Throughout our lifetime, we are told to be nice to others, to help others, to do for others which, yes, it is the humane way to be. We learn to be helpful and focus on others, especially those who may be more in-need than ourselves.
But, why is that many individuals will do more for others but forget about themselves, at least until it becomes apparent that their own needs are being neglected. For many of us, saying no is difficult. Often, our roles lead us to focus on others, i.e. to be good, unselfish, and compliant and to take responsibility for keeping other people happy.
Have you ever said yes to someone else or took on other’s work to help them out? I am sure we’ve all done this at one time or another. Now, there is nothing wrong with helping others out but it becomes detrimental when your own needs are put aside.
When you consistently take responsibility for others’ happiness, i.e. helping them out, the chances are that the following things will happen:
- your feelings of self-worth become dependent on other people
- you end up with little or no boundaries
- people expect you to be there for them all the time
- you become exhausted, stressed, and resentful
- you won’t have time to do the things you want to do by yourself or with your friends and family
…and people won’t even be grateful! If this is you, now is the time to take back your power, set some clear boundaries, and say no. The fear of failing or disappointing someone, or the criticism and anger that may result (which you don’t really know the outcome) when your efforts are not reciprocated.
The key to stopping over-extending, and pleasing others, is to assess the reason(s) for the behavior in the first place; perhaps it’s to be looked at as a good person or from a lack of self-worth. Knowing your reasons behind then can lead you out of the people-pleasing mode and coming from a place of authenticity and true desire.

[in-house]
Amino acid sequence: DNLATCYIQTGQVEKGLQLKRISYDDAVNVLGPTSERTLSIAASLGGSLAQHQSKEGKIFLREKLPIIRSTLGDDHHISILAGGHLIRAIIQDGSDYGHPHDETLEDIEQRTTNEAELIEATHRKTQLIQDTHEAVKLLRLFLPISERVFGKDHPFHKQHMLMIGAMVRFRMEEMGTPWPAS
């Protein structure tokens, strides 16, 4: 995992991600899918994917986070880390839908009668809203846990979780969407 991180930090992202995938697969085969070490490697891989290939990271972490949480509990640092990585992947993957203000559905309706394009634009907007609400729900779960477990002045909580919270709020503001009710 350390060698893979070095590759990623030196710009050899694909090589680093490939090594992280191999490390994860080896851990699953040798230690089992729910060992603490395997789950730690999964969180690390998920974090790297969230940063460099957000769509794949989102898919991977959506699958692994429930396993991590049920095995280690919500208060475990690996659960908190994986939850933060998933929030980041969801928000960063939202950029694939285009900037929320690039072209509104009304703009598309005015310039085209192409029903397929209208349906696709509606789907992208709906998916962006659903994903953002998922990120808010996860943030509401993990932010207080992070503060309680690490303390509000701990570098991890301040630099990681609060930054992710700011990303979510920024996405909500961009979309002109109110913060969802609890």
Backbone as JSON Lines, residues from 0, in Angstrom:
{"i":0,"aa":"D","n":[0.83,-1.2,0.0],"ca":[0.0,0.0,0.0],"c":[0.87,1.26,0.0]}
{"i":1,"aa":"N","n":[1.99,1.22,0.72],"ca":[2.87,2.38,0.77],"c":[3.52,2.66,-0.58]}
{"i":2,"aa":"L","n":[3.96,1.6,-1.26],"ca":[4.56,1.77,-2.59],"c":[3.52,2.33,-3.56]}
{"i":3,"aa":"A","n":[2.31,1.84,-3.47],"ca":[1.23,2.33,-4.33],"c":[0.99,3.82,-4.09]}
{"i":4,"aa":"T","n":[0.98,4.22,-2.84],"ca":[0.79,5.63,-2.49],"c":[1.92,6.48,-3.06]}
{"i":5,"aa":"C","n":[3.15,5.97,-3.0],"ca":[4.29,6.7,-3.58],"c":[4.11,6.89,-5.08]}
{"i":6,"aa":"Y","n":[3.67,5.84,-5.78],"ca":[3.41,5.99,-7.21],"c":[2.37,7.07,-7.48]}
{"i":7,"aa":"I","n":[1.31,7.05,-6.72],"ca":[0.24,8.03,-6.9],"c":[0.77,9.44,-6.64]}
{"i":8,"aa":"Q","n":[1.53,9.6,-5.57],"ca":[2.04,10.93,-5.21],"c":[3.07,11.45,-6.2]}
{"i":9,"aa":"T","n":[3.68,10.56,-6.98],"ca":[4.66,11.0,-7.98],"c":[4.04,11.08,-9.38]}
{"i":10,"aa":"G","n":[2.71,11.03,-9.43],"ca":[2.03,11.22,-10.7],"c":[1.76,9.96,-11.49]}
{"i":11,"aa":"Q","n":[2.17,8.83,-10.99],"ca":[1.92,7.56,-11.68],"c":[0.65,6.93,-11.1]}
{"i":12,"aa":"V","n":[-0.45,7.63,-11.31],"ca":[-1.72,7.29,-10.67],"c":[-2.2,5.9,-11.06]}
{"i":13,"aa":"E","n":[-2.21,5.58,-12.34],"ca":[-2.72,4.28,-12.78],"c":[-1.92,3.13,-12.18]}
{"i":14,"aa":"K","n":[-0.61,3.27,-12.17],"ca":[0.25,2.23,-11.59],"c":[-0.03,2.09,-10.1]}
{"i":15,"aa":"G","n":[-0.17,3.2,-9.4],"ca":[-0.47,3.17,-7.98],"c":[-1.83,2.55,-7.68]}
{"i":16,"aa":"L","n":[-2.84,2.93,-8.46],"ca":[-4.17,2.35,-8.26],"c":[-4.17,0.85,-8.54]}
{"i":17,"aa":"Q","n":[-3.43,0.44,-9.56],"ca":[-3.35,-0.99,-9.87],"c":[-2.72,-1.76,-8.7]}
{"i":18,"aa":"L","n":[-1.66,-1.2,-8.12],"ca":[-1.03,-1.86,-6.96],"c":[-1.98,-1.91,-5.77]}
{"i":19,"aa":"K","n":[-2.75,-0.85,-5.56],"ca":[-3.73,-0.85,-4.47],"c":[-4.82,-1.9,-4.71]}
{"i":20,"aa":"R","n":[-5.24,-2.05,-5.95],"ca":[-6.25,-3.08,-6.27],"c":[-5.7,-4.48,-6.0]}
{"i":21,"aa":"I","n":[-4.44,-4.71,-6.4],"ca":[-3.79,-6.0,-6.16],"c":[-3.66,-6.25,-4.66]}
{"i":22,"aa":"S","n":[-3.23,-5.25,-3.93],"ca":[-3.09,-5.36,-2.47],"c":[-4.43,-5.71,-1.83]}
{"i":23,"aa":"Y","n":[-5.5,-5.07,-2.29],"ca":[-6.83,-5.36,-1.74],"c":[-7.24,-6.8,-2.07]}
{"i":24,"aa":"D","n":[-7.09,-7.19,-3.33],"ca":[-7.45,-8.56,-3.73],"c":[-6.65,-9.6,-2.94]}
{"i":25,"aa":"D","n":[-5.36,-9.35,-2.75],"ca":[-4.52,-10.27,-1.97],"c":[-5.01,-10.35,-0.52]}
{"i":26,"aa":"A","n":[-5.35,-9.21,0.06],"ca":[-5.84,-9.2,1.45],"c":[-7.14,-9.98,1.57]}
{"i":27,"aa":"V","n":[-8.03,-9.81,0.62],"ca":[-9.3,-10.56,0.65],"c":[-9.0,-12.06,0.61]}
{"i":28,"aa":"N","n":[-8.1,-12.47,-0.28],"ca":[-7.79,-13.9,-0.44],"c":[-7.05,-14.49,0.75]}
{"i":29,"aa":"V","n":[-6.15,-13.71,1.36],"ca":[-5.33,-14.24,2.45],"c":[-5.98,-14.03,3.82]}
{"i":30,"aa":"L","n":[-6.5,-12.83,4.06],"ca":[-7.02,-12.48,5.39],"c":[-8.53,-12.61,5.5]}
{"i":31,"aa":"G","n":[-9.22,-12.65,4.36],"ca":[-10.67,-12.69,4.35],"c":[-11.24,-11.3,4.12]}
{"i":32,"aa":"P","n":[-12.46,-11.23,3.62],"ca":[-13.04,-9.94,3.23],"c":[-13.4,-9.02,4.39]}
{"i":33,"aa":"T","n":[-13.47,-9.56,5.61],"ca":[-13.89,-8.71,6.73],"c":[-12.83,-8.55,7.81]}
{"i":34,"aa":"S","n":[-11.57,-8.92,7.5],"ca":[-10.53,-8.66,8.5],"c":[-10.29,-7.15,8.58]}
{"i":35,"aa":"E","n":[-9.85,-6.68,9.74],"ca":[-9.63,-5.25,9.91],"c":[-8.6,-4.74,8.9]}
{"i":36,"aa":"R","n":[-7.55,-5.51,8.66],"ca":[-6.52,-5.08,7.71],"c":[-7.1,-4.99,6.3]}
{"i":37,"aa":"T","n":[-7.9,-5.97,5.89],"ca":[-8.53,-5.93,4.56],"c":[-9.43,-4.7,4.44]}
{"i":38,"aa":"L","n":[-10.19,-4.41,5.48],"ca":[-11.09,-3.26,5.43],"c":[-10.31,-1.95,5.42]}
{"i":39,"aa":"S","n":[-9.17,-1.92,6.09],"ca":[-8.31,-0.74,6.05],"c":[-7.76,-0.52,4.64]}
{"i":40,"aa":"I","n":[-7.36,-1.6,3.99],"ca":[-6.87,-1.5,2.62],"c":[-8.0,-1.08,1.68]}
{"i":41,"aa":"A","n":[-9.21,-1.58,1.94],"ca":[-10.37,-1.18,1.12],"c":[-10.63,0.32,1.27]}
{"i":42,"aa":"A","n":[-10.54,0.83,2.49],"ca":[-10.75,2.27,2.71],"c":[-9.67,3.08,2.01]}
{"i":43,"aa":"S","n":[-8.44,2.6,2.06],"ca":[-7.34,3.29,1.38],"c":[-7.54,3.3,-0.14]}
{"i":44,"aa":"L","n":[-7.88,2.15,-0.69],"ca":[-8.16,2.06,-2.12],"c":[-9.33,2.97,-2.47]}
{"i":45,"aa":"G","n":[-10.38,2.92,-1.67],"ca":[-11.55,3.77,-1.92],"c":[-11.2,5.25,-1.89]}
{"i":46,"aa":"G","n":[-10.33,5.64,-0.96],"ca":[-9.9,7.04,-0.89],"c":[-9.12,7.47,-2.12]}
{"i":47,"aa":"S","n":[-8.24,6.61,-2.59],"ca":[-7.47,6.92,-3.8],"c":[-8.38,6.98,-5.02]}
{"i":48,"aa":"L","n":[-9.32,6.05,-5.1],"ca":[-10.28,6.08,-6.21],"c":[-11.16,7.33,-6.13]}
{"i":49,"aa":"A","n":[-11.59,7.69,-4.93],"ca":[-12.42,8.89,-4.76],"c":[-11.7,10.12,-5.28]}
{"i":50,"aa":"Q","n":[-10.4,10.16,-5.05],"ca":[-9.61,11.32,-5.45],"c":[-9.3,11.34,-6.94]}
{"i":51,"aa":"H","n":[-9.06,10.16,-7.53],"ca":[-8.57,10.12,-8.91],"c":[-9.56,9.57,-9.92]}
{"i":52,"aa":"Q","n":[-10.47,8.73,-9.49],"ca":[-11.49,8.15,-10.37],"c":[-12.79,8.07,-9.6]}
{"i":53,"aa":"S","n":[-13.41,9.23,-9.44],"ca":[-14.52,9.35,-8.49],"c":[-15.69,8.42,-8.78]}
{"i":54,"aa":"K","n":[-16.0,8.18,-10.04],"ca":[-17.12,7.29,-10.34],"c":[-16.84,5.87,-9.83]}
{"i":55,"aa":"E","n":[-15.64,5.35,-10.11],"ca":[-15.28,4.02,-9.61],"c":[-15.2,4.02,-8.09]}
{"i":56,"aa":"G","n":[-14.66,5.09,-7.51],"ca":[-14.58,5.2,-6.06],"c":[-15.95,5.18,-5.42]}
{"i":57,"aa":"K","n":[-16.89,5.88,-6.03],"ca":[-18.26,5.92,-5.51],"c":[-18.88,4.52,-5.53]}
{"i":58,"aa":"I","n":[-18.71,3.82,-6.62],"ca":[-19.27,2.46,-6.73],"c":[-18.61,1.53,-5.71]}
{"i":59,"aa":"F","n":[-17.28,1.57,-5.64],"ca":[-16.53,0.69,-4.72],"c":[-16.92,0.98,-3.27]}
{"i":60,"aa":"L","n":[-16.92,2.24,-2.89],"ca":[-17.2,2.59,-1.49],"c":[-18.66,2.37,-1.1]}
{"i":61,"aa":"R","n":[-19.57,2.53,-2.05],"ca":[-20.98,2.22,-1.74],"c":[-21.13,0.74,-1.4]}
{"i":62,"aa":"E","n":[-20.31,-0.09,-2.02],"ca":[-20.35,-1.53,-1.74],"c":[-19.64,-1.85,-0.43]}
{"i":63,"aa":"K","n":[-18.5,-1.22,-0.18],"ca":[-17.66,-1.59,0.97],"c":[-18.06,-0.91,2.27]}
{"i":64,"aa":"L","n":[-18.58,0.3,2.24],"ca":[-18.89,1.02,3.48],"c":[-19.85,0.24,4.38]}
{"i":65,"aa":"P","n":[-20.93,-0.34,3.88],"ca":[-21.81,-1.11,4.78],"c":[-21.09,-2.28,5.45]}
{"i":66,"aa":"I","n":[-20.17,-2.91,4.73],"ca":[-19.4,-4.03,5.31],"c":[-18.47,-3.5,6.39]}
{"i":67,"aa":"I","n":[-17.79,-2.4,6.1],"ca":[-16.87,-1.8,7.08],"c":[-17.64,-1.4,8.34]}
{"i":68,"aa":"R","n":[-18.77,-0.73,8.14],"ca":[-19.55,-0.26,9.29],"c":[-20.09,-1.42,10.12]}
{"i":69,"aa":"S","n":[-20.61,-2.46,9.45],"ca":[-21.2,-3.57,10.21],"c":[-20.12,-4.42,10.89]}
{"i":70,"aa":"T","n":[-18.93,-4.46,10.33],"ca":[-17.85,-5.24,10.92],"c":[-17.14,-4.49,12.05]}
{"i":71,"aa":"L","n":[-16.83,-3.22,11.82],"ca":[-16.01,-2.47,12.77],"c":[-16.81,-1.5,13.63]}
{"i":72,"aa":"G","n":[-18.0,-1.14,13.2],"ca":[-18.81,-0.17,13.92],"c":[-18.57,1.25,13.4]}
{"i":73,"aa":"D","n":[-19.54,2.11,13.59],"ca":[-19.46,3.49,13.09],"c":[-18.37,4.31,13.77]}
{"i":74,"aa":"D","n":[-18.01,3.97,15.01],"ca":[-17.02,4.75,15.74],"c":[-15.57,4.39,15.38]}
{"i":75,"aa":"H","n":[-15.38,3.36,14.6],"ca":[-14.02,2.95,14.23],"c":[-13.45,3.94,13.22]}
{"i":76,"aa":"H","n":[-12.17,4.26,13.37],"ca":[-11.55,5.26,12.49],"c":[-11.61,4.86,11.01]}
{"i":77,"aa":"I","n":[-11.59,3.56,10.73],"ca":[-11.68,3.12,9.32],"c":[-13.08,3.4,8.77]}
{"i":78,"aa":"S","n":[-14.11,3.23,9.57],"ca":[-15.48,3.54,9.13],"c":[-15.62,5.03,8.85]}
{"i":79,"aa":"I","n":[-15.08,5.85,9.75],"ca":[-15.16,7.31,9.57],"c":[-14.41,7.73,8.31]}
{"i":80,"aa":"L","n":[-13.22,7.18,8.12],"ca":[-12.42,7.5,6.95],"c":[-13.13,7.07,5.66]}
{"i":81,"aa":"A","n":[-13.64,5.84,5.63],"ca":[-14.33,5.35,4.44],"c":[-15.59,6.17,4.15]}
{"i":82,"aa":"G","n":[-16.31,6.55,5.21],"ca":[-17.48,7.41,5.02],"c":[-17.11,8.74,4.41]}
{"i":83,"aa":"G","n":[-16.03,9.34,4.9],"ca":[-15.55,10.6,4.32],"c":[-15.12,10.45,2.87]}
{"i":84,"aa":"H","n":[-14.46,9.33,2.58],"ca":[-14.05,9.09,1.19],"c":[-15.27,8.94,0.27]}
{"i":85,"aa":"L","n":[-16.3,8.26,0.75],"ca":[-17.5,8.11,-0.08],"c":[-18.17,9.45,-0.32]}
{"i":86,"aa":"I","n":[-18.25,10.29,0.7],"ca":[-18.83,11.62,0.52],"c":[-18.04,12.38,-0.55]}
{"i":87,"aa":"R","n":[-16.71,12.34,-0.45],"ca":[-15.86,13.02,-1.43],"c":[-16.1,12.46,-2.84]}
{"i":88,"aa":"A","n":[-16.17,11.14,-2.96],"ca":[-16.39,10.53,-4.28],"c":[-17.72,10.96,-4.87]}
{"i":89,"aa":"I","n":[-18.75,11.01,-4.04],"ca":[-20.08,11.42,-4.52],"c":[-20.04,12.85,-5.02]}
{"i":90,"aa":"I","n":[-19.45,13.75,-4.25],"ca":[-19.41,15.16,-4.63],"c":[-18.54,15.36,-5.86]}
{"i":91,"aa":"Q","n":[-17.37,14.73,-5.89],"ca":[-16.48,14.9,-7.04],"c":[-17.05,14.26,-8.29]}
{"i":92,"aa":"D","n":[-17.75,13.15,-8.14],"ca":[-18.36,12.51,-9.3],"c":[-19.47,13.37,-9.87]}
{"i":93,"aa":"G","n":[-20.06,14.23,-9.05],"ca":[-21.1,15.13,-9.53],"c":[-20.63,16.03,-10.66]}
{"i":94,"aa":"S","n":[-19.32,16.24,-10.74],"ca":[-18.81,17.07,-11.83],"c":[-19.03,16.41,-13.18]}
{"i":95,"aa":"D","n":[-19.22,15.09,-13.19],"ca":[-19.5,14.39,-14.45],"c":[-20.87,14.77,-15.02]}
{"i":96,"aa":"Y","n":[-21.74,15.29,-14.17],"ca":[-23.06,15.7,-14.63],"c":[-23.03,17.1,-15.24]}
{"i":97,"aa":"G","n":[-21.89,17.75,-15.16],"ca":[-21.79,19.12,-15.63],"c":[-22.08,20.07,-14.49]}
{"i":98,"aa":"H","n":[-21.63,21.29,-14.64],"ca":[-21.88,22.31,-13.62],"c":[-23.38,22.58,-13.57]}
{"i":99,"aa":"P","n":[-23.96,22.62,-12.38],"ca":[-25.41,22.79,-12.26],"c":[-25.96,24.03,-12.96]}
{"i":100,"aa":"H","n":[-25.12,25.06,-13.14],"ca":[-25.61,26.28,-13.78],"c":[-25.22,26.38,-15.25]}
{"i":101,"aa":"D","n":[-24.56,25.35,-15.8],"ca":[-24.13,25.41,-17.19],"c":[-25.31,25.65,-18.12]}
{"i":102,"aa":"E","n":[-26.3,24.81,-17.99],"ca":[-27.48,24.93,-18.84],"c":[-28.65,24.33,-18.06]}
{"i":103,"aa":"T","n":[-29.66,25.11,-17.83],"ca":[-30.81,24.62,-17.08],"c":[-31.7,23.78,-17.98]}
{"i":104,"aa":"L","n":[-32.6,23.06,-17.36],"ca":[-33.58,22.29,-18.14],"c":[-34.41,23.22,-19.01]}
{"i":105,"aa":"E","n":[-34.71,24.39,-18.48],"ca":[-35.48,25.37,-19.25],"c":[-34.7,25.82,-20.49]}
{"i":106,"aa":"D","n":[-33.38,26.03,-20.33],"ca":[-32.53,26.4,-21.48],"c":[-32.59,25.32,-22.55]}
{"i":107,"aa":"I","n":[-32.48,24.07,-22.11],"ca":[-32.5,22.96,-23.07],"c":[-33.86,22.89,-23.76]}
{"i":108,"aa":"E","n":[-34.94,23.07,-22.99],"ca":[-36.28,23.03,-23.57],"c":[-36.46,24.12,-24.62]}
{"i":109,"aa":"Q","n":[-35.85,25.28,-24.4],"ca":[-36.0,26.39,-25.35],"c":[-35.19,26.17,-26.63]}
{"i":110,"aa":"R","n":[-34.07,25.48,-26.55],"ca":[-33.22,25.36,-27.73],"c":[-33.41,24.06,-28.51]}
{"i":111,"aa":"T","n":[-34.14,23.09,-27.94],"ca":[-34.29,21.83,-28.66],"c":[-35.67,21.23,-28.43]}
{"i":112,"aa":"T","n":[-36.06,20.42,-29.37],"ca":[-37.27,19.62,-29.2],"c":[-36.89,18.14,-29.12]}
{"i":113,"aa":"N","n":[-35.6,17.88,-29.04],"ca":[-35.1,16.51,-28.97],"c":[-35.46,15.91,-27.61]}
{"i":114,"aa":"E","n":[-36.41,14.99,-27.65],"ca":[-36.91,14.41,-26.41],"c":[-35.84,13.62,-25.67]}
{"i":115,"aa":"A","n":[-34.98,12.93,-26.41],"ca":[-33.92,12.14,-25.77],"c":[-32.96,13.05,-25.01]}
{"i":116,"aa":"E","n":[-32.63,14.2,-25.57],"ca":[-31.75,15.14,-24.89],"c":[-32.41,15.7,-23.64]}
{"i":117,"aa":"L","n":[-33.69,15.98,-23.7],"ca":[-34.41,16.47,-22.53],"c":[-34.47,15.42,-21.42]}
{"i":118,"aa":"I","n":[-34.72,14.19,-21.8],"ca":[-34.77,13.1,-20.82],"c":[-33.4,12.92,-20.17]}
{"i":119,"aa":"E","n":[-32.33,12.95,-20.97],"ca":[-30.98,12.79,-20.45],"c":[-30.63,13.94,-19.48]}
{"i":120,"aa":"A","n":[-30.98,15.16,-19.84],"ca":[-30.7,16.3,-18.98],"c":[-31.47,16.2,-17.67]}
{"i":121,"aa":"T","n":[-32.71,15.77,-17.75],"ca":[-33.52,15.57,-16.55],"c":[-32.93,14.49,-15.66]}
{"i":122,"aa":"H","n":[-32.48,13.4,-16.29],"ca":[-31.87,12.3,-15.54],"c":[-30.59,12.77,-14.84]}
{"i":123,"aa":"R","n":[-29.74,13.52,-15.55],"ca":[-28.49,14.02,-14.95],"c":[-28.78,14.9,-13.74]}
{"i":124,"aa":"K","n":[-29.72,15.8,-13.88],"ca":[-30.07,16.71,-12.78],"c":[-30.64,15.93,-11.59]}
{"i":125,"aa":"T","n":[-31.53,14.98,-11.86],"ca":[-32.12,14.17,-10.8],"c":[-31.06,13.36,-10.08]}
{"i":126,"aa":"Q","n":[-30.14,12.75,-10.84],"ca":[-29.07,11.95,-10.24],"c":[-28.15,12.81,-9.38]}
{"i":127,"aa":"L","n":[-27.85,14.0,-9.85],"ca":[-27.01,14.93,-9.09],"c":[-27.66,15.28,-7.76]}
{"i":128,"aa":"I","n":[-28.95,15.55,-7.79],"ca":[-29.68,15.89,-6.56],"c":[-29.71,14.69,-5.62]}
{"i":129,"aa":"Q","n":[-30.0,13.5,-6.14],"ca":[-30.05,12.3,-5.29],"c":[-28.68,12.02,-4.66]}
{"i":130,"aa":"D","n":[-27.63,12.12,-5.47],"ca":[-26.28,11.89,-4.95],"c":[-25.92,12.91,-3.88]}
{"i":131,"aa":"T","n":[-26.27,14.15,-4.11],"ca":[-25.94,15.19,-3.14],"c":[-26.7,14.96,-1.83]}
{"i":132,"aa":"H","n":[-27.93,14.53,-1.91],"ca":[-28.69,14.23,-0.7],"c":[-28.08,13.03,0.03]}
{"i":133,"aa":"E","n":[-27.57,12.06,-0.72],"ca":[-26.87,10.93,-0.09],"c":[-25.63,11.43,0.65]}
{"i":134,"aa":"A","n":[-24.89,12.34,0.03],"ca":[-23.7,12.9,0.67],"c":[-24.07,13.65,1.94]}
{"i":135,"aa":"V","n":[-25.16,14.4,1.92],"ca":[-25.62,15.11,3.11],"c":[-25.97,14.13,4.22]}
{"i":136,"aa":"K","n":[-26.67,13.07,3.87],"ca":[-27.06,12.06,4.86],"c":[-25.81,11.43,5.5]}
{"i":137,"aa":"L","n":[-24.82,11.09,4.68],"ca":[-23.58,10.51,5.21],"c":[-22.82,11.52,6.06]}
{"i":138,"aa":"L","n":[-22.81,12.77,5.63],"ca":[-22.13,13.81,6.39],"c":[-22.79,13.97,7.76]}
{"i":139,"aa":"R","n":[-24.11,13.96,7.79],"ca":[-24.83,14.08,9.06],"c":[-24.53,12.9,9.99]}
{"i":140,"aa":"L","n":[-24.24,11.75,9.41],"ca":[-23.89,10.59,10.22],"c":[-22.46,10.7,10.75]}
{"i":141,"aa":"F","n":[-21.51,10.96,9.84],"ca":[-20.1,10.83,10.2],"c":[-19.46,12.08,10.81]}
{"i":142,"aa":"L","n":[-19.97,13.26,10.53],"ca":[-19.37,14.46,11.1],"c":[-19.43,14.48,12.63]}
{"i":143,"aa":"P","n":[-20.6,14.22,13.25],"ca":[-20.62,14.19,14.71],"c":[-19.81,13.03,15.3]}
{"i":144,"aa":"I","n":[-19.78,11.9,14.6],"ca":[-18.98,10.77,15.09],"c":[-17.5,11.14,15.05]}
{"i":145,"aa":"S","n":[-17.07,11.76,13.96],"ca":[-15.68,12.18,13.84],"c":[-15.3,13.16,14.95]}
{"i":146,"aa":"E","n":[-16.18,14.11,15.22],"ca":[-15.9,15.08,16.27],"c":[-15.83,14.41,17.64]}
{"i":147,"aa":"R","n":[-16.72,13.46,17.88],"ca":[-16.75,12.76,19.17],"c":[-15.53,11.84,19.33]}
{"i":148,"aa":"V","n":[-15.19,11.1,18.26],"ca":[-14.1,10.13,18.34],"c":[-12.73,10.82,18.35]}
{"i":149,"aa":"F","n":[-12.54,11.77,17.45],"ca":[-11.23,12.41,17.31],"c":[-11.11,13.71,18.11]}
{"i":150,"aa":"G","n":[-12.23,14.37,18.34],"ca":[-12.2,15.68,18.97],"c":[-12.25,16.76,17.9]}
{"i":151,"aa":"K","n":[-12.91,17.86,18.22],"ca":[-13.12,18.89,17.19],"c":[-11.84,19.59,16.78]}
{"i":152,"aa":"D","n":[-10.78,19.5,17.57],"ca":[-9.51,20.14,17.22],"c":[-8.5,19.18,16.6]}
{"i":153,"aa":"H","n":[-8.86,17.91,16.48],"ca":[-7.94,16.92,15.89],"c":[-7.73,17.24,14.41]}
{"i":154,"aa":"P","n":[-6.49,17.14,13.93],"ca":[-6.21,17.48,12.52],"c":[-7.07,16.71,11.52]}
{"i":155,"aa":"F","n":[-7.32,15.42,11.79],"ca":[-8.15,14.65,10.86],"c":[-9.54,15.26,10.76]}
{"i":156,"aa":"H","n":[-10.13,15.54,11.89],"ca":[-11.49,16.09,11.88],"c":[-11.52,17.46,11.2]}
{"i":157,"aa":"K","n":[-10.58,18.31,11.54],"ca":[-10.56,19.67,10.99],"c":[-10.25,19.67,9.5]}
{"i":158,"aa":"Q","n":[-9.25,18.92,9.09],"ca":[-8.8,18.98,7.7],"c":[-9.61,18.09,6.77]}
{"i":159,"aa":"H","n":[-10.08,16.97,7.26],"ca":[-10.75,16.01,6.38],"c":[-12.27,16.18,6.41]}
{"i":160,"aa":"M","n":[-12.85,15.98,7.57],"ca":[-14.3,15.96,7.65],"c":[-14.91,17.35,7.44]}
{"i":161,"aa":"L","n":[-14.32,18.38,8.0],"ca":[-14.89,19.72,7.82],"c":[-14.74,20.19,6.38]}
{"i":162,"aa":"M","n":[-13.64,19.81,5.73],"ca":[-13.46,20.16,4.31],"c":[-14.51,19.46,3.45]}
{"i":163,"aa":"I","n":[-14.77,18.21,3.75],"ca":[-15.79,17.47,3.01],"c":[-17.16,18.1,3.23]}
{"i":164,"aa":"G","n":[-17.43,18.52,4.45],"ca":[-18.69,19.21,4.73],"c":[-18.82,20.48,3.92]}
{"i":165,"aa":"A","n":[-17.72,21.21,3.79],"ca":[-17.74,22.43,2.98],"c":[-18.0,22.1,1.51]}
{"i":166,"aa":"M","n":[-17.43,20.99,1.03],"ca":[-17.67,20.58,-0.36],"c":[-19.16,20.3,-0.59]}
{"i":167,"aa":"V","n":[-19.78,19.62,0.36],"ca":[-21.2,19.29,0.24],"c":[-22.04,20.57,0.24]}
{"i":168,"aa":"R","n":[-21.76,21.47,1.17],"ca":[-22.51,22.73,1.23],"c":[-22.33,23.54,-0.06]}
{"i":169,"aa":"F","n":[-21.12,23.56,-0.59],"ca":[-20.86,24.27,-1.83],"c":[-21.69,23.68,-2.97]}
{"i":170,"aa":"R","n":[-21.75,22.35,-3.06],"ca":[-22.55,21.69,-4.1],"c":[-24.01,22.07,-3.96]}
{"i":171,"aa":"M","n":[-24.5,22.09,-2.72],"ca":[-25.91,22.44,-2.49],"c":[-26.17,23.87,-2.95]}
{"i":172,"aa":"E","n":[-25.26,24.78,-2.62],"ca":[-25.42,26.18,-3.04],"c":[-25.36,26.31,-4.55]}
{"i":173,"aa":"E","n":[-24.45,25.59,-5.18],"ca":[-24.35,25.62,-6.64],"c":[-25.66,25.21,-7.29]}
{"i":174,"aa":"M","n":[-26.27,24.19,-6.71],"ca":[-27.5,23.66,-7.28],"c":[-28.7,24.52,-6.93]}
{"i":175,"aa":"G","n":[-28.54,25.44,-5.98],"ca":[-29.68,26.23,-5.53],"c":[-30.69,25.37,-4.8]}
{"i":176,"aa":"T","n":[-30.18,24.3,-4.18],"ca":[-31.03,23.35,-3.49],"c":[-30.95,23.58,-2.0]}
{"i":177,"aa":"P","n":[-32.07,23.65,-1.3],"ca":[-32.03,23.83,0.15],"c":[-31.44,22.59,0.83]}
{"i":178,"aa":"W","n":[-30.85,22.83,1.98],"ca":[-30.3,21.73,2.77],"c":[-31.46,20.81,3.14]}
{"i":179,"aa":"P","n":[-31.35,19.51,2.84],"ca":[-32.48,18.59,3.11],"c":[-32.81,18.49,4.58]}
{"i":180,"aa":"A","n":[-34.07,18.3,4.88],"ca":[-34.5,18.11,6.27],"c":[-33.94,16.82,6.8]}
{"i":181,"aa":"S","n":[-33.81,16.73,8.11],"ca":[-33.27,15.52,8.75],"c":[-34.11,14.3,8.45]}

Changing this behavior will take some effort, but here are some tips to make saying “no” a whole lot easier:
- Don’t explain
You don’t owe anyone an explanation – keep it simple and merely say no. If that feels too blunt, you can dress it up a little by saying ‘I’m sorry but I can’t”. But you don’t need a story or an excuse or a note from your mother. In fact, the more you say, the more you’re giving the other person to hold onto and try to get you to change your mind. Be clear, firm and direct and don’t give them any wriggle room.
- Don’t respond straight away.
If it’s a message or email or phone request, you don’t have to let them know right away. Buy yourself some time and reply when it suits you. That way you can break the habit of a kneejerk ‘yes’ and decide whether you want to do it or not.
- Maybe compromise
Compromising with a request is possible. Maybe you can do next week but not tomorrow, or lunch rather than dinner. Only do what feels right and don’t let any compromise become a slippery slope for falling back into the habit of doing what everyone else wants.
- Don’t make it personal
Saying no to the request is not rejecting the person. Be clear in your mind that saying no doesn’t mean you are a bad person or that you’re saying the other person is bad or undeserving. You have the right to say no if you don’t want to do something or if now is not a good time. I find that people are more understanding than when believe – they know when they are ‘pushing the envelope.’
- Say no to your kids!
Do your children a favor and set clear boundaries with them. They need to know what’s okay and what’s not. Learning to deal with ‘no’ will prepare them much better for living in the real world where they won’t get everything they want.
- Respect Your Time
Saying no also means your time – taking on too much is what leads to overwhelm and stress, not to mention resentment. If you work from home, put a sign on your door so you won’t be disturbed; put your email or phone on silence for a couple hours to get work done; take a break and rest as needed.
- Trust yourself
Learning to set boundaries and say ‘no’ will build your self-respect and honor your rights as an individual. Respecting your own needs and boundaries will inspire respect in others. The more you keep your boundaries intact, the better you will feel. Giving will now come from a true place of giving.
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